And what’s nice about CPVs though, is that there seems to be enough raw supply to meet a growing collectable market with pricing within reach of most collectors.
Soon after Ben’s BlogSoon after Ben’s blog started, but before the first price guide, I started really pushing CPVs and everything was selling. Even the non-keys. In particular, customers were really snapping up the paired copies I was selling with the US version and even the triple copies that included the direct edition. I highly recommend you sell your non-keys this way if you’re able. It will help move them for sure.
And I have to admit taking a few screen shots of Ben’s research analytics to help with the sale! At the same time, spreading the word and educating people. Great tool to use!
The difference compared to selling today, is that there wasn’t huge premiums for key issues back then. In general, most $10-$50 items were selling at about 15%-20% more than their US newsstand counter-part, in the same condition. It was during this period when some early collectors must have made a real killing! Kudos to James in California and Bill from Barrie Ontario to name a couple of keen investors!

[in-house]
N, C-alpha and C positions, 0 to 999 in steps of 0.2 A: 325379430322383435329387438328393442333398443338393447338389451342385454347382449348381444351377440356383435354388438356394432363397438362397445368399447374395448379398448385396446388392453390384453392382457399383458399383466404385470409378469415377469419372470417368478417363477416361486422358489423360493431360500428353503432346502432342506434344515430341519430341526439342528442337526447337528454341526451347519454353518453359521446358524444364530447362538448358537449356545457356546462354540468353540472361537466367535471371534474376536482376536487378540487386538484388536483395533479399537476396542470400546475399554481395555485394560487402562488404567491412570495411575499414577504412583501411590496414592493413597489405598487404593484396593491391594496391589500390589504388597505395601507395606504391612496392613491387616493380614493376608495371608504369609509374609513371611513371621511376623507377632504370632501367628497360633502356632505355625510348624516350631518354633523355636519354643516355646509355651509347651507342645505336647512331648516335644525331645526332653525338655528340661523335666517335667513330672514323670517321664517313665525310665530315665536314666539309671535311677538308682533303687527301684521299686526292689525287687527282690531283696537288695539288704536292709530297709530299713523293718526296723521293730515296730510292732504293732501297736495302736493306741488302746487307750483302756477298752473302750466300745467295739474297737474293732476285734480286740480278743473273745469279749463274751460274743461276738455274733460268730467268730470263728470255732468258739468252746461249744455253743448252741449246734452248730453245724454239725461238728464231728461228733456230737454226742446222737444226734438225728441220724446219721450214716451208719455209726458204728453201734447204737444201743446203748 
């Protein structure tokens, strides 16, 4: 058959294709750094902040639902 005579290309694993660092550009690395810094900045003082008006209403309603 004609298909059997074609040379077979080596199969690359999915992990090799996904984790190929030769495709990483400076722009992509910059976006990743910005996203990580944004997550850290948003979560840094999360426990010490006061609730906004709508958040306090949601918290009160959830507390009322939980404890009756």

2020 – sales trends (for me anyway)
- Non-keys barely move anymore. The trouble with having a price guide with a desirability ranking chart is that now, my non-keys barely move! People are focusing on the top 10, and then the top 50, then the top 100, etc. In fact it’s not worth my time anymore selling non-keys unless they’re in either super high grade in large consecutive runs, or the title happens to be The Amazing Spider-Man.
Interesting Sales analyticsHere are some interesting observations I’ve made from selling CPVs…..
- Other Vendors. Roughly 25% of all my sales go to other vendors. Not so much store front dealers per say, but other comic enthusiasts…
- Who are upgrading their collections and selling their doubles;
- Who are more willing slab to flip;
- Who want to expand their inventory for their new on-line store;
- Who are in a good position to maintain long shelf-life and/or to cater to specific clients